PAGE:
Croda to End Year on Subdued Note as Profit Growth Wanes
Croda International Plc (CRDA), the world’s second-largest manufacturer of cosmetics ingredients, forecast stagnant profit in the fourth quarter, held back by “subdued” markets and unfavorable currency moves.
The maker of active ingredients for L’Oreal SA and Procter & Gamble Co. will suffer through year-end from weaker currencies in Japan and India, where it operates plants. Croda’s third-quarter pretax profit gained 5 percent to 58.6 million pounds ($94 million), missing analysts’ estimates of 61.3 million pounds on average. The shares, which trade above most of its peers at a price to earnings ratio of 20 times, dropped the most in more than two years.
“On 20 times earnings, there’s nowhere to hide,” said Martin Evans, an analyst at JPMorgan Chase & Co. in London. “With underlying sales growth of only 0.8 percent and a pretax miss, investors are likely to punish Croda, again.”
Croda said high-volume, lower-margin products saw sales declines of more than 10 percent, in an ingredients market where competitors including Clariant AG are expanding. Chief Executive Officer Steve Foots is betting that innovation and the introduction of new technology can sustain Croda’s growth path. Competitors are “nibbling” at a few of the more differentiated products too, he said on a call.
Croda, which supplies the anti-wrinkle agents in face cream, is seeing a “bit more competition from time to time,” validating its strategy of cutting loose the high volume, lower margin product lines accessible to others, Foots said. The market for top-end ingredients is growing at a “double digit” rate, the CEO added.
Foots, who took the helm at the start of 2012, is seeking to maintain the growth trajectory that’s propelled Yorkshire, England-based Croda into a FTSE100 index stock from a 300 million-pound market value chemical maker a decade ago.
BASF SE (BAS), Croda’s larger competitor, said Oct. 25 sales at its care chemicals division fell “slightly” in the third quarter on lower prices. Earnings gained on higher volumes and cost cuts, the Ludwigshafen, Germany-based company said.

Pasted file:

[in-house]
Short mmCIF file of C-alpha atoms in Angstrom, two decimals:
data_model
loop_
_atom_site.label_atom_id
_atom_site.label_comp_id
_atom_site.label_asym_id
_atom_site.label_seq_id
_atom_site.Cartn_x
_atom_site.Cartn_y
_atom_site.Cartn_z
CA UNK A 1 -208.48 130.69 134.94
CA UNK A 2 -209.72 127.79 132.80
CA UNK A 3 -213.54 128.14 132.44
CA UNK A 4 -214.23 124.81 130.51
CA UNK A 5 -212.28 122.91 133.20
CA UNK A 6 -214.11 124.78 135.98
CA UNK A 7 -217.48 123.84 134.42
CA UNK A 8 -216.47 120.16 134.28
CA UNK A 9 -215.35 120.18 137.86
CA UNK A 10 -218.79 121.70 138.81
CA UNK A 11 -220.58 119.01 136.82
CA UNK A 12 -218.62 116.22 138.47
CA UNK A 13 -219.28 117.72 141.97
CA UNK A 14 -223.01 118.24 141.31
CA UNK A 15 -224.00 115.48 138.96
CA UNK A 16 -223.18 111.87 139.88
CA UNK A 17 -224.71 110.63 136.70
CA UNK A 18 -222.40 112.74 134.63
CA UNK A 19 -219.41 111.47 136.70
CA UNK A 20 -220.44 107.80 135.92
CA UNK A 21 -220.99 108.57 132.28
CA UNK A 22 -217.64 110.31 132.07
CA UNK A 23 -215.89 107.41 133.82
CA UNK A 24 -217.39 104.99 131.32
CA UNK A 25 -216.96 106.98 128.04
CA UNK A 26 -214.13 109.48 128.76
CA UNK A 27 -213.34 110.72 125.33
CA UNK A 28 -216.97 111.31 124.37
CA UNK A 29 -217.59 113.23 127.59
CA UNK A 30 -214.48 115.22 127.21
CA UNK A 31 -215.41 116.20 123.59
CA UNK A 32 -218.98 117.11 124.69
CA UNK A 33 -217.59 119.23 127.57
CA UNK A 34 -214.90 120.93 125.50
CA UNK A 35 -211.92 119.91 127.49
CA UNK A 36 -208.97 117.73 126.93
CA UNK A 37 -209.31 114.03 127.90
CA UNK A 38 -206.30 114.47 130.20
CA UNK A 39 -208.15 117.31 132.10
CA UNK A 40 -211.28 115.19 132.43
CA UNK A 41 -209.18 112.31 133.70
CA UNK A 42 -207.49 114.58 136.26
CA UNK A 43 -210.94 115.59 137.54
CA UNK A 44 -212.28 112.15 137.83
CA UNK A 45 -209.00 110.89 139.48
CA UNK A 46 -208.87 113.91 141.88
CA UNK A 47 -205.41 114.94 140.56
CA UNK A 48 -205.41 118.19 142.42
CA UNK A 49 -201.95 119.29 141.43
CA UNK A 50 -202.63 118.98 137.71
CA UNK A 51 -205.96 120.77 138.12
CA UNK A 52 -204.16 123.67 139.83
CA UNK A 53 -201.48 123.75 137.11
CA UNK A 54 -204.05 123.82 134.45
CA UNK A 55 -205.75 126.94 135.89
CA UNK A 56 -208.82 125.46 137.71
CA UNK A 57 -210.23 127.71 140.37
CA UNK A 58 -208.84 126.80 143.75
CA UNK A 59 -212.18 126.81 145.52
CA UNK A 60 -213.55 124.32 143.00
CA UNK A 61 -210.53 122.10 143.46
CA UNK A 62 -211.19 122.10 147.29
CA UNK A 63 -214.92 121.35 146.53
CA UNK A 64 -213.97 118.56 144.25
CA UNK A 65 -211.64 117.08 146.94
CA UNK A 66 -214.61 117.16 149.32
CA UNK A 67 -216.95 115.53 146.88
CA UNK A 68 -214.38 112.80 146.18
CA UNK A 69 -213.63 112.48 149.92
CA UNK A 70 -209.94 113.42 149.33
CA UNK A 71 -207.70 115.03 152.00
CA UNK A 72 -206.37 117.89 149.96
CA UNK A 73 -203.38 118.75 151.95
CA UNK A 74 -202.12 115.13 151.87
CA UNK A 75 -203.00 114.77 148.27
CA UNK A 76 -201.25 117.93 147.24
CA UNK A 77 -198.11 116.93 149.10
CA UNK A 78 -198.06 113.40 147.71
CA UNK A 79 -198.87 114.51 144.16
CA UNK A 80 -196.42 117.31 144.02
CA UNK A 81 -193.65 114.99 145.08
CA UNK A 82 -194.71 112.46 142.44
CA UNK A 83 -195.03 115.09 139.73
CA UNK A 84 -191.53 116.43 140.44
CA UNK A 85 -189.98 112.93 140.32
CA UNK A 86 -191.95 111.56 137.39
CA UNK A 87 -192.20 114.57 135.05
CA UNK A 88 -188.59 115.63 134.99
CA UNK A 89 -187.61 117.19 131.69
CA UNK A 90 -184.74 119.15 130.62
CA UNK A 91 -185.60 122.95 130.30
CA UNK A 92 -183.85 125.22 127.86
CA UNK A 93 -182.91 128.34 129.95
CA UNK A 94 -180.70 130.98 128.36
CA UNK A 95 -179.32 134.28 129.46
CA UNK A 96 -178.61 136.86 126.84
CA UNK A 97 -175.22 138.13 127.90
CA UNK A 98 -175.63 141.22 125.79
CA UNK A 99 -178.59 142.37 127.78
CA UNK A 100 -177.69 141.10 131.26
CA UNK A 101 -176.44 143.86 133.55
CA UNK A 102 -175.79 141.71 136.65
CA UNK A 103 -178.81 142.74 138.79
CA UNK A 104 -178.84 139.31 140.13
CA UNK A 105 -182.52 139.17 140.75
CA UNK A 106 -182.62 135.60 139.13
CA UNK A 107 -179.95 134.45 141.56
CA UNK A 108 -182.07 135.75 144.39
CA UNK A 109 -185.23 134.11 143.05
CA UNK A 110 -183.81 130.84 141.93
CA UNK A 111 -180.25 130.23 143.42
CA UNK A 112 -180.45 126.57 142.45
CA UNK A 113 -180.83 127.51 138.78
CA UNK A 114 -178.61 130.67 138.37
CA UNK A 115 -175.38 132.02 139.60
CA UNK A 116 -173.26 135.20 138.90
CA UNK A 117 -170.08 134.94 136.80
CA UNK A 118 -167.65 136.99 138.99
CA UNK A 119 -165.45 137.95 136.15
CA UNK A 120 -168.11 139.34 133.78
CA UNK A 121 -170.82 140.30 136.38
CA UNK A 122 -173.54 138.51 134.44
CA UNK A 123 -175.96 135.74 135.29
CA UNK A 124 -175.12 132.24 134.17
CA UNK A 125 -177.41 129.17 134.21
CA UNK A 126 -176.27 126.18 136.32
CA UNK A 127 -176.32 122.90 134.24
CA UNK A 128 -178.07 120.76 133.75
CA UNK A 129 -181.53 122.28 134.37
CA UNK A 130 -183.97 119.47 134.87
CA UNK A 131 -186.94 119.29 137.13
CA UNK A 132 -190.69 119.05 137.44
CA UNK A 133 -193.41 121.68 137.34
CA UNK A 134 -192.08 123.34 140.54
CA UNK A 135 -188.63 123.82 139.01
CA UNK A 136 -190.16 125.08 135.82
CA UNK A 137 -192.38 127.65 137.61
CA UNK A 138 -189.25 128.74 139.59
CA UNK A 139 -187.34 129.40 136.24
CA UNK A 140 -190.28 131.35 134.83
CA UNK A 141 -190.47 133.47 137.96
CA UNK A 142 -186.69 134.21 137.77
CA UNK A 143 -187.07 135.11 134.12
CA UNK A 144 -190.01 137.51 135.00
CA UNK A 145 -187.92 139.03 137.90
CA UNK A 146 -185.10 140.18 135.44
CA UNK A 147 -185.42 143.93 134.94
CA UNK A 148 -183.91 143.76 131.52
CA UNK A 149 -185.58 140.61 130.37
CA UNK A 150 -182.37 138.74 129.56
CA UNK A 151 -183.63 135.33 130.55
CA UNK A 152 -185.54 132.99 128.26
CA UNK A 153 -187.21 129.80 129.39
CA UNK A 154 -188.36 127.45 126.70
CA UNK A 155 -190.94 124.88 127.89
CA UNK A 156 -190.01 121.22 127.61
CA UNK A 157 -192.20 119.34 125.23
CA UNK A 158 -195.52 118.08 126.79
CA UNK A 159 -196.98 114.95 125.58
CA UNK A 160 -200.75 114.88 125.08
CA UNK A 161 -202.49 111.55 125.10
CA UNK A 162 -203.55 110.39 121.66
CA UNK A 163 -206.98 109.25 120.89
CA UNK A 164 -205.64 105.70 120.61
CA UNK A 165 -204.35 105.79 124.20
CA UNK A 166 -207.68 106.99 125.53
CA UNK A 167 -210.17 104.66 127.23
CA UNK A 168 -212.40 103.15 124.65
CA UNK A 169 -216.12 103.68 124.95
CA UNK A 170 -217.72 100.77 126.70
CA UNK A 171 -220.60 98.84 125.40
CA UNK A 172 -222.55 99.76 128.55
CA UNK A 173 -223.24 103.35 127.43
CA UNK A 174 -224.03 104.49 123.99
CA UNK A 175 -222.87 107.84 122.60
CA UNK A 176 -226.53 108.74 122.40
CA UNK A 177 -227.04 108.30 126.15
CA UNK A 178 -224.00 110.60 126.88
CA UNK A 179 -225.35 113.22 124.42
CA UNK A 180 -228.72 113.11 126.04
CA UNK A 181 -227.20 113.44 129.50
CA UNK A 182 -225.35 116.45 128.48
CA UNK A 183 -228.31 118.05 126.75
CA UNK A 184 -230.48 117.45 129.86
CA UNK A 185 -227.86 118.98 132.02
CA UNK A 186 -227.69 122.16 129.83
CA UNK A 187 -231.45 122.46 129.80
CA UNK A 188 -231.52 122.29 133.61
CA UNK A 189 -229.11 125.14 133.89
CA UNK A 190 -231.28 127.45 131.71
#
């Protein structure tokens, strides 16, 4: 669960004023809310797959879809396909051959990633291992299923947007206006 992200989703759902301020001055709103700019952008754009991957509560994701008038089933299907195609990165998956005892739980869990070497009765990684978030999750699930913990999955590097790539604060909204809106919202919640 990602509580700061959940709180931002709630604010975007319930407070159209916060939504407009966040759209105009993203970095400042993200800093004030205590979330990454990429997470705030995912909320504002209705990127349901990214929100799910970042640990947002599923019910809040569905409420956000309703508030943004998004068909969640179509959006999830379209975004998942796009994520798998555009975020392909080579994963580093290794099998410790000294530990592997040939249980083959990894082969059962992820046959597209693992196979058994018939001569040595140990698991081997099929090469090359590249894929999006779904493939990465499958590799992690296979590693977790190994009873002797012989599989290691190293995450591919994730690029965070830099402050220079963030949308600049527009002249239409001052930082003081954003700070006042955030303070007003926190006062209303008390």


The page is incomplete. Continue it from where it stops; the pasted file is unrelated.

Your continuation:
Croda reported a slowdown in its performance technologies division that supplies materials and ingredients for lubricants to BP Plc, Exxon Mobil Corp. and Fuchs Petrolub SE.
Shares of Croda traded 6.1 percent lower at 2,474 pence as of 10:57 a.m. in London after falling as much as 9.4 percent, the steepest decline since August 2011 on an intraday basis. JPMorgan’s Evans lowered his earnings per share estimates for this year and next by 1 percent and 4 percent, respectively.
Chief Financial Officer Sean Christie said the company will hold off returning cash to investors as it looks into opportunities to deploy capital.
Amid an absence of larger takeover opportunities, Croda has stuck to acquiring small companies with useful technology that can be bolted-on.
Earlier this year, Croda acquired Sichuan Sipo Chemical for 38.2 million pounds to expand in the market for fatty-acid products in China. Foots said there are plans to rapidly grow the business to supply Asian markets beyond China.
To contact the reporter on this story: Andrew Noel in London at firstname.lastname@example.org